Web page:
This, to me, feels like a pretty good outcome for concurrent and parallel awaiting of fixed-sized sets of futures. Awaiting sets of futures which change over time is a different problem, and will likely require something akin to Swift's TaskSet to function. But that's not most concurrent workloads, and I think we can take a page out of Swift's book on this.

Other Operations

In a past post 6 I've shown the following table of concurrency operations for futures:


Y. Wuyts, “Futures Concurrency III: select,” Feb. 09, 2022. (accessed Apr. 06, 2022).

Wait for all outputsWait for first output
Continue on errorFuture::joinFuture::try_race
Return early on errorFuture::try_joinFuture::race

join is only one of 4 different concurrency operations. When you have different futures you may in fact want to do different things with it. But not all operations are equal: when we have two or more futures, it's usually because we're interested in observing all of their output. join gives us exactly that. We'll get to try_ variants in the next section, but for now take for the following example:

let a = future::ready(1);
let b = future::ready(2);
let a = a.await;
let b = b.await;

This first awaits a, and then it awaits b. Because the two are unrelated, it's often more efficient to await them concurrently rather than sequentially. With (async) IntoIterator we're handed tools required to operate over values sequentially. But with IntoFuture we're handed tools to operate over values concurrently 7:


IntoIterator is not implemented for tuples, only for arrays and vectors. To make this example work we'll just use arrays. Perhaps we can one day use tuples too like this, but that may require having variadic tuples and maybe even structurally-typed enums for it to work.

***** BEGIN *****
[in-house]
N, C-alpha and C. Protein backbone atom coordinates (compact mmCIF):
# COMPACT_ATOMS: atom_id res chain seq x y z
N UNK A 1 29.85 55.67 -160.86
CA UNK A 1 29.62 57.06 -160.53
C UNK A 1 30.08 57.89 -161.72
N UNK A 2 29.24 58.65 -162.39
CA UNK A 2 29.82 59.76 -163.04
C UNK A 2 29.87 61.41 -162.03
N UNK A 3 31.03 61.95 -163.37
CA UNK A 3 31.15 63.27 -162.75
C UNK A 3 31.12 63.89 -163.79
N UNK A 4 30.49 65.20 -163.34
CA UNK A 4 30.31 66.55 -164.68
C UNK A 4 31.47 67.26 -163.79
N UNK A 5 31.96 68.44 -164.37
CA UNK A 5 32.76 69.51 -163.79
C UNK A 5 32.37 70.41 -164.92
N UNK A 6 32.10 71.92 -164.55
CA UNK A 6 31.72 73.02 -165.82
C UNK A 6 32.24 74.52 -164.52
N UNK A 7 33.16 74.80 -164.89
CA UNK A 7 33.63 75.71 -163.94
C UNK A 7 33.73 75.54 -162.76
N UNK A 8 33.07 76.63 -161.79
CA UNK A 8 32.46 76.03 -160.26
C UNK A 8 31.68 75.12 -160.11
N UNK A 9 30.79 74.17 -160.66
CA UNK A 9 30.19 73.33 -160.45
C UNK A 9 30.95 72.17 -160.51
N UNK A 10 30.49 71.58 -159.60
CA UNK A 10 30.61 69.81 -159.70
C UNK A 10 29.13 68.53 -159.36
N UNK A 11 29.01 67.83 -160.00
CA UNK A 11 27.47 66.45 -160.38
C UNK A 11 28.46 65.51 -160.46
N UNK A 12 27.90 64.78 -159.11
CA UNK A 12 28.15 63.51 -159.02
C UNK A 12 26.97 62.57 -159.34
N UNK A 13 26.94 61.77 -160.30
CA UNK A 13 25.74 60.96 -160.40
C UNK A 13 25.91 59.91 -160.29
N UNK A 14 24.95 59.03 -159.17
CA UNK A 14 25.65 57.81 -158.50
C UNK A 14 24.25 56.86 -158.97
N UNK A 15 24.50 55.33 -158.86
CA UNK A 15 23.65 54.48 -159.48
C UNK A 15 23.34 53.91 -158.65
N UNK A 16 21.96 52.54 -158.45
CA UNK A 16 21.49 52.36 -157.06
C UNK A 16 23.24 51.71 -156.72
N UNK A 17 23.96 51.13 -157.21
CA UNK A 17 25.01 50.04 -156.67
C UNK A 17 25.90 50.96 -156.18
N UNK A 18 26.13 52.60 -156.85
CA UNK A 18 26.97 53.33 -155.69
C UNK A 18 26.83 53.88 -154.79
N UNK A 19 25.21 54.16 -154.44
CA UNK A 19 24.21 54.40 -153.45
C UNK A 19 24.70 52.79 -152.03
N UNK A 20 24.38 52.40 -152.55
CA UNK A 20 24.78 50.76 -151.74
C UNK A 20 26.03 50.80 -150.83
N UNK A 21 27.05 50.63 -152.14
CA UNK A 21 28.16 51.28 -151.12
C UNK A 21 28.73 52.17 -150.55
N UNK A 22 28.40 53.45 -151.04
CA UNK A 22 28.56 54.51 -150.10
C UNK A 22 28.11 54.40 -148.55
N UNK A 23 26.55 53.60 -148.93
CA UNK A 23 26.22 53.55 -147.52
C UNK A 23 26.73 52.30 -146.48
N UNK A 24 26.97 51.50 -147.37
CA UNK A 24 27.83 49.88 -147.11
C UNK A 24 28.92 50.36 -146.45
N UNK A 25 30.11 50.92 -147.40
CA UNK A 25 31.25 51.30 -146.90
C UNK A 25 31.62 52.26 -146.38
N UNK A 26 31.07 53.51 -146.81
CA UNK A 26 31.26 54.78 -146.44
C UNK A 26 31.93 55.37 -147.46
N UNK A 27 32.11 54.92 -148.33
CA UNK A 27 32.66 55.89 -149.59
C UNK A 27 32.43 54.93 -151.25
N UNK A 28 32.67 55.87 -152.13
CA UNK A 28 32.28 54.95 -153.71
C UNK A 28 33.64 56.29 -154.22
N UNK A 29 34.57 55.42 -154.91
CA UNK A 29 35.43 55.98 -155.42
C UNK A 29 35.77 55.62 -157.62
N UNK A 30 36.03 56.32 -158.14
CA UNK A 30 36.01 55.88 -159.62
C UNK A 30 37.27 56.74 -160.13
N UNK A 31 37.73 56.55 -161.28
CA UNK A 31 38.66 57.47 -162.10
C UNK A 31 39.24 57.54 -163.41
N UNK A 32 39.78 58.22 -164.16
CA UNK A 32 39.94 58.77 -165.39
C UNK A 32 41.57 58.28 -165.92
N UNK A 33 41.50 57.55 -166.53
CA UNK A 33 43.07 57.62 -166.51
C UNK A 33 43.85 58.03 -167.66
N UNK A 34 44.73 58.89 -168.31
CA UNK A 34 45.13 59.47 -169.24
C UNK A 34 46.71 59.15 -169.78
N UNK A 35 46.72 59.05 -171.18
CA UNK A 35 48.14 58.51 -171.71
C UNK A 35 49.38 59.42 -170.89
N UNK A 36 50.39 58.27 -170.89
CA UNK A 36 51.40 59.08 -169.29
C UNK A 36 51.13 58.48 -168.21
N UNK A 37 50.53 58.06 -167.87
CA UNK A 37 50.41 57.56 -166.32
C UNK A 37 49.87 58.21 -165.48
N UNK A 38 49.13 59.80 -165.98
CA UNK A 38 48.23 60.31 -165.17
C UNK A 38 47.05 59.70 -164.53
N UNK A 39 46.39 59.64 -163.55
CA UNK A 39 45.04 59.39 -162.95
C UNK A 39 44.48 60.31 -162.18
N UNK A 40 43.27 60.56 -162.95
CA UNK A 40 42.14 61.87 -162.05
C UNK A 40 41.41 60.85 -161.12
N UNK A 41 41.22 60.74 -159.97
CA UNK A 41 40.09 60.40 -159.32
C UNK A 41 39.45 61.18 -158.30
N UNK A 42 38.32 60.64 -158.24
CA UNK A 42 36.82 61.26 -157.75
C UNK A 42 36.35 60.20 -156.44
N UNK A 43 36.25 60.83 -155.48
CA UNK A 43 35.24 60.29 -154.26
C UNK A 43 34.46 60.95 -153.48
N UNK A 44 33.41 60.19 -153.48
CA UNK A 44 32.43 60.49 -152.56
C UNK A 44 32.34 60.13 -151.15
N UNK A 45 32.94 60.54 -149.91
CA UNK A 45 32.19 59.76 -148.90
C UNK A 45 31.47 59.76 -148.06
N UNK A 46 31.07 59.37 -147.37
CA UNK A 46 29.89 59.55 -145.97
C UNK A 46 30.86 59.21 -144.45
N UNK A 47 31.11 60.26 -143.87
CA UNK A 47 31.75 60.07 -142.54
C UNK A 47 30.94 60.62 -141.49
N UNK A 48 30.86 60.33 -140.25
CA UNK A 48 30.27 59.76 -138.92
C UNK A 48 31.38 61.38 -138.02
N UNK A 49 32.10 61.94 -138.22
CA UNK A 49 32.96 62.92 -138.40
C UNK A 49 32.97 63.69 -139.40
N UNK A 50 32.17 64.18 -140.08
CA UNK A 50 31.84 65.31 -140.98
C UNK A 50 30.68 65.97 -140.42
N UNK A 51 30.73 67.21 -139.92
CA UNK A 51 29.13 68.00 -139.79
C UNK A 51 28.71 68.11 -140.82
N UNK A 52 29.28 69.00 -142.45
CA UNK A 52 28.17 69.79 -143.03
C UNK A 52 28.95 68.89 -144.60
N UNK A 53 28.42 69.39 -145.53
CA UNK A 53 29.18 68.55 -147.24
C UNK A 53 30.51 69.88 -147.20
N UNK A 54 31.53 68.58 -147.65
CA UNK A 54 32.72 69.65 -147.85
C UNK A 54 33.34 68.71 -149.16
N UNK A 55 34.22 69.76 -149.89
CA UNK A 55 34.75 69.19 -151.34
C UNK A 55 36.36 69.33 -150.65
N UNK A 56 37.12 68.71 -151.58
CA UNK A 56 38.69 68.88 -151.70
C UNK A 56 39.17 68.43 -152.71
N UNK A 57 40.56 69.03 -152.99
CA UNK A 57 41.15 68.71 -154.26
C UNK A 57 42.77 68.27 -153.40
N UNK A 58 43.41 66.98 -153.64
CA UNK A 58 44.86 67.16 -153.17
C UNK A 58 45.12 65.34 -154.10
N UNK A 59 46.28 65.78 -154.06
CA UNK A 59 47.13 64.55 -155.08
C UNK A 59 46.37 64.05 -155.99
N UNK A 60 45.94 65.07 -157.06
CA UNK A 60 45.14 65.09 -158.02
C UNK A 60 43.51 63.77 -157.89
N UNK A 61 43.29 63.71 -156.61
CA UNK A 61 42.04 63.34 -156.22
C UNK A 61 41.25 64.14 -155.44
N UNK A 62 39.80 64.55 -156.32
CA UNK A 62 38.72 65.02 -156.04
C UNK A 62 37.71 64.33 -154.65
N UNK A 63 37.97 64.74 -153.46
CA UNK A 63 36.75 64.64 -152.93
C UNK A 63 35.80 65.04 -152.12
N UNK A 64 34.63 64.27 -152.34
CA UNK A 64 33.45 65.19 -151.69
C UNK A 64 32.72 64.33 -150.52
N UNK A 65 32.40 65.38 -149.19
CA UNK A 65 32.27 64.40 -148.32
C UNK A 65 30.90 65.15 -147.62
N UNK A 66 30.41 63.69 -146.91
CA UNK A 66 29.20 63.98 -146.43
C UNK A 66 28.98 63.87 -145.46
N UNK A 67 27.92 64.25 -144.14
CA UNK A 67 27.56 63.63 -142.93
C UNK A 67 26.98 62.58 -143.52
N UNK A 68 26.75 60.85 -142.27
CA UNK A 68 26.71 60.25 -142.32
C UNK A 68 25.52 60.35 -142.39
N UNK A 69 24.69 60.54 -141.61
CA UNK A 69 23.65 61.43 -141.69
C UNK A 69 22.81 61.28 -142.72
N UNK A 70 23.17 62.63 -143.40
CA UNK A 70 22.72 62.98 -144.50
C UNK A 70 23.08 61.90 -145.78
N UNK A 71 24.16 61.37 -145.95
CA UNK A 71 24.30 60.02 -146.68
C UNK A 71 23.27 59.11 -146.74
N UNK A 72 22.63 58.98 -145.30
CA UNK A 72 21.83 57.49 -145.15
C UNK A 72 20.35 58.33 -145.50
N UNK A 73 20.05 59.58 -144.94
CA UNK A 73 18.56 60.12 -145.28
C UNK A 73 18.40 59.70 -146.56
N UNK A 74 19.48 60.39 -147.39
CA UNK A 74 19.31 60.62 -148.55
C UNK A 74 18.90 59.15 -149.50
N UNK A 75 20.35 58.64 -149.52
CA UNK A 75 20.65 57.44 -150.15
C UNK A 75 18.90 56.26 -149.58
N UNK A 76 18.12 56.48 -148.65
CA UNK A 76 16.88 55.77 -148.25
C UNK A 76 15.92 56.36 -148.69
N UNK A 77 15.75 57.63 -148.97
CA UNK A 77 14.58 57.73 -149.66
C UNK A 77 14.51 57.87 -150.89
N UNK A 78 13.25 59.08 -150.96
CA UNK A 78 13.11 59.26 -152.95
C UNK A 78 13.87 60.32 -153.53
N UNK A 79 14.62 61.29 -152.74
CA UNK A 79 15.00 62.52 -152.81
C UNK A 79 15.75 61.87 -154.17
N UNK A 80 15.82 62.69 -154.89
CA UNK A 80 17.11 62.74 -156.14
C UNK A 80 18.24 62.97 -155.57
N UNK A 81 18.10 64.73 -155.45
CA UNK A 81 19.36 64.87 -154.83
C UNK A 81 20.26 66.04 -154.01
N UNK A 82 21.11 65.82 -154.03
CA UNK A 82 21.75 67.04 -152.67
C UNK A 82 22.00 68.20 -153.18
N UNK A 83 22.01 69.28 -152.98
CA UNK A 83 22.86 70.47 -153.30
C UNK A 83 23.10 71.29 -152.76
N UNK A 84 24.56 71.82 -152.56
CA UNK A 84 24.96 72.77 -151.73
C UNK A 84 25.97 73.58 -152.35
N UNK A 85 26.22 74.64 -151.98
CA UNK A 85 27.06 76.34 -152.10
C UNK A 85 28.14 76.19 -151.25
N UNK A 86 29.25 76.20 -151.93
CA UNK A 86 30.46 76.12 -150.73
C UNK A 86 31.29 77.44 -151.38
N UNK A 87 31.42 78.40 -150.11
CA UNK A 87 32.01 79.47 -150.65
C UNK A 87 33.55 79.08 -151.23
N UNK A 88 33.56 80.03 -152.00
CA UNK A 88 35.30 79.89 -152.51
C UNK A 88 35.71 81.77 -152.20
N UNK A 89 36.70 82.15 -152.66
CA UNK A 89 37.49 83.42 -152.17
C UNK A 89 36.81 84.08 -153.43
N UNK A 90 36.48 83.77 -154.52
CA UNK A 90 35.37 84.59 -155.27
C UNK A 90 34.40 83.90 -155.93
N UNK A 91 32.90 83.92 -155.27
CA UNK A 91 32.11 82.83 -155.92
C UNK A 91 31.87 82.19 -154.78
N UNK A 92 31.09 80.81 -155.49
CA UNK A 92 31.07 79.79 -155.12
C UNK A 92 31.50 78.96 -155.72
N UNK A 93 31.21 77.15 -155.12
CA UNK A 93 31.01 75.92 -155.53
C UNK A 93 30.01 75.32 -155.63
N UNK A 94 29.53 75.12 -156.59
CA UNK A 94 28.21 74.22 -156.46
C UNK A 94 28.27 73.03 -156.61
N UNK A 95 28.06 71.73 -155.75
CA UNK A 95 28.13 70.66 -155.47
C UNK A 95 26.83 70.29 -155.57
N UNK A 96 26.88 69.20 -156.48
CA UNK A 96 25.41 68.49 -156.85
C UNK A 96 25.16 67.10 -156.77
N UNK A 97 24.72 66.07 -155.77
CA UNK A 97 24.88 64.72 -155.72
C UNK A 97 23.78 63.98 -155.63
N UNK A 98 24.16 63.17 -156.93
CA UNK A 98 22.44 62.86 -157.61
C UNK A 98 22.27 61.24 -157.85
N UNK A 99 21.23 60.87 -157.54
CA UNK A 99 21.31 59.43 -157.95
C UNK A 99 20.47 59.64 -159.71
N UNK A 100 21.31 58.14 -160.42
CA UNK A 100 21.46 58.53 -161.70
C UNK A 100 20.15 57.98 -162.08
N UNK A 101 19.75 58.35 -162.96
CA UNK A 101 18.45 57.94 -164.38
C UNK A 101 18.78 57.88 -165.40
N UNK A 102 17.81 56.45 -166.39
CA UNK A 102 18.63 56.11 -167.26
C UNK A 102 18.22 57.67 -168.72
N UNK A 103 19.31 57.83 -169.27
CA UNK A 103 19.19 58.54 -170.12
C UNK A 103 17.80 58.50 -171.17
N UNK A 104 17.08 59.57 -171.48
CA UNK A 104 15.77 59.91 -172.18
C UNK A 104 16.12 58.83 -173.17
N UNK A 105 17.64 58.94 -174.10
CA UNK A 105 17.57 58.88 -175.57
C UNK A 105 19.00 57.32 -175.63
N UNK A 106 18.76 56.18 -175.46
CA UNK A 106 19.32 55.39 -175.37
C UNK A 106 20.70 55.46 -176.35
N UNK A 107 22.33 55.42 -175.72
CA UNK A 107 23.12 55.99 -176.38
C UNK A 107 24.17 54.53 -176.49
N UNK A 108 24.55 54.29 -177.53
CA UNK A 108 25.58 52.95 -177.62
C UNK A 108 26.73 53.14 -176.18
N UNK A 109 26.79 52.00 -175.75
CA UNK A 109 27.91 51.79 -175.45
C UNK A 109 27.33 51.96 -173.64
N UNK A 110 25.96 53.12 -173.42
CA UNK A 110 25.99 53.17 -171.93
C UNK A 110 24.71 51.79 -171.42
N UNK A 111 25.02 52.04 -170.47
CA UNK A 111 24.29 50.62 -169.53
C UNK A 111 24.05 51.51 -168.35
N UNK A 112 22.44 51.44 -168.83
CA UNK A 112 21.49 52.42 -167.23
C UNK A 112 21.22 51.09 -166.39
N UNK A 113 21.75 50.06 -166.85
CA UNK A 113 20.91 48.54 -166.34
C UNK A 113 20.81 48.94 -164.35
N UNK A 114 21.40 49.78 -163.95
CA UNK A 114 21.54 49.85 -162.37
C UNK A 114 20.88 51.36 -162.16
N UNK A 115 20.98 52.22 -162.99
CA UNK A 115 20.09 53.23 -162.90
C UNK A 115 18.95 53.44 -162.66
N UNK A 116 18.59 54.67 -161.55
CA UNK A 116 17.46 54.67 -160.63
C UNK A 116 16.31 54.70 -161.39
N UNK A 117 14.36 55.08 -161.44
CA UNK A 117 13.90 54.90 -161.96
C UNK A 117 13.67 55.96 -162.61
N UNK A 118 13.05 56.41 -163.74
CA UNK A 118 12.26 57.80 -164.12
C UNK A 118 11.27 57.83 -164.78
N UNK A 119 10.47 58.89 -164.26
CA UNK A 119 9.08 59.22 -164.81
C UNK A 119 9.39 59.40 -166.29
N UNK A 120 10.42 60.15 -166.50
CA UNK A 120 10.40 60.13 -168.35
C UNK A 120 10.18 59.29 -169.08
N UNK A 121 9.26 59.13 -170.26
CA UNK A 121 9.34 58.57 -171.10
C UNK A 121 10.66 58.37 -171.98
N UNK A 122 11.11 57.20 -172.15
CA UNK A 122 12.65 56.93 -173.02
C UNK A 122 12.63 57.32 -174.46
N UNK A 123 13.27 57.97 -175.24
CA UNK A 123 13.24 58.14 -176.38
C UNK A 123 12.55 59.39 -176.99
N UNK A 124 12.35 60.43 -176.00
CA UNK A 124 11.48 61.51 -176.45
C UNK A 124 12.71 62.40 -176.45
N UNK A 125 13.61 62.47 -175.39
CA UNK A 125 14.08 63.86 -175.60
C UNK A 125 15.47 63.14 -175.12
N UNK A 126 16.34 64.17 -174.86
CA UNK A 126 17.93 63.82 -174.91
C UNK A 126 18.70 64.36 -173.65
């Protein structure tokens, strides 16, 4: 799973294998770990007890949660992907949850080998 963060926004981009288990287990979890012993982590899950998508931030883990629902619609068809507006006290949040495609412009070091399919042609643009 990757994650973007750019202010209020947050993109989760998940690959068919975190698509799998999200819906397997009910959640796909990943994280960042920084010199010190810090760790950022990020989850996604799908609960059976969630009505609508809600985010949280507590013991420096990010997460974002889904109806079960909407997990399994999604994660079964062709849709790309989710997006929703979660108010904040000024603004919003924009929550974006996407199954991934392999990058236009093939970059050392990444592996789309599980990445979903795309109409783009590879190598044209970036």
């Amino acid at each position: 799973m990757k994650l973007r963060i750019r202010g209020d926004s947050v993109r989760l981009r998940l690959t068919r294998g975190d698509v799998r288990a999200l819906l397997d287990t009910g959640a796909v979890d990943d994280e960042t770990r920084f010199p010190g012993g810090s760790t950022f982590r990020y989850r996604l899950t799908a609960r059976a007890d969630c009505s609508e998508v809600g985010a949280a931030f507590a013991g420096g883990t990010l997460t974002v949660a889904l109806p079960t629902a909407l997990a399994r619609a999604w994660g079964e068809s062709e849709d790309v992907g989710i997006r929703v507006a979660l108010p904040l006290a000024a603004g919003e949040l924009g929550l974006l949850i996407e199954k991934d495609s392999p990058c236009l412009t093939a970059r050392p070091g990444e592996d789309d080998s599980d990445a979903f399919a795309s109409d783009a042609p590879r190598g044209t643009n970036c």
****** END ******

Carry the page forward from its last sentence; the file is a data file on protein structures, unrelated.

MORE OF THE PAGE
// `IntoIterator` enables sequential operation
let a = 1;
let b = 2;
for num in [a, b] { .. }   // sequential iteration

// `IntoFuture` enables concurrent operation
let a = future::ready(1);
let b = future::ready(2);
let [a, b] = [a, b].await; // concurrent await

The design of IntoFuture intentionally mirrors the design of IntoIterator. For any type T we can only have a single IntoIterator implementation. This leaves us with a few options:

  1. don't implement IntoFuture for containers
  2. implement join semantics for containers
  3. implement race semantics for containers

This post is argues that 2. is a chance to provide better ergonomics than 1.. But what about 3.? Could we meaningfully have race semantics as the default? race takes N futures and yields one result. This would look like this:

let a = future::ready(1u8);
let b = future::ready(2u8);
let c: u8 = [a, b].await; // `race`-semantics

I've said it before, but this seems like a minority use case. We'll almost always want a AND b. Not a XOR b. At least: we may still want to drop the values later on, but it's usually not decided based on which completed first. join also feels like it extends the existing behavior of await for individual futures to sets of futures. race exposes different semantics than a plain .await does, and so if awaiting tuples of futures was different, the resulting experience would feel inconsistent.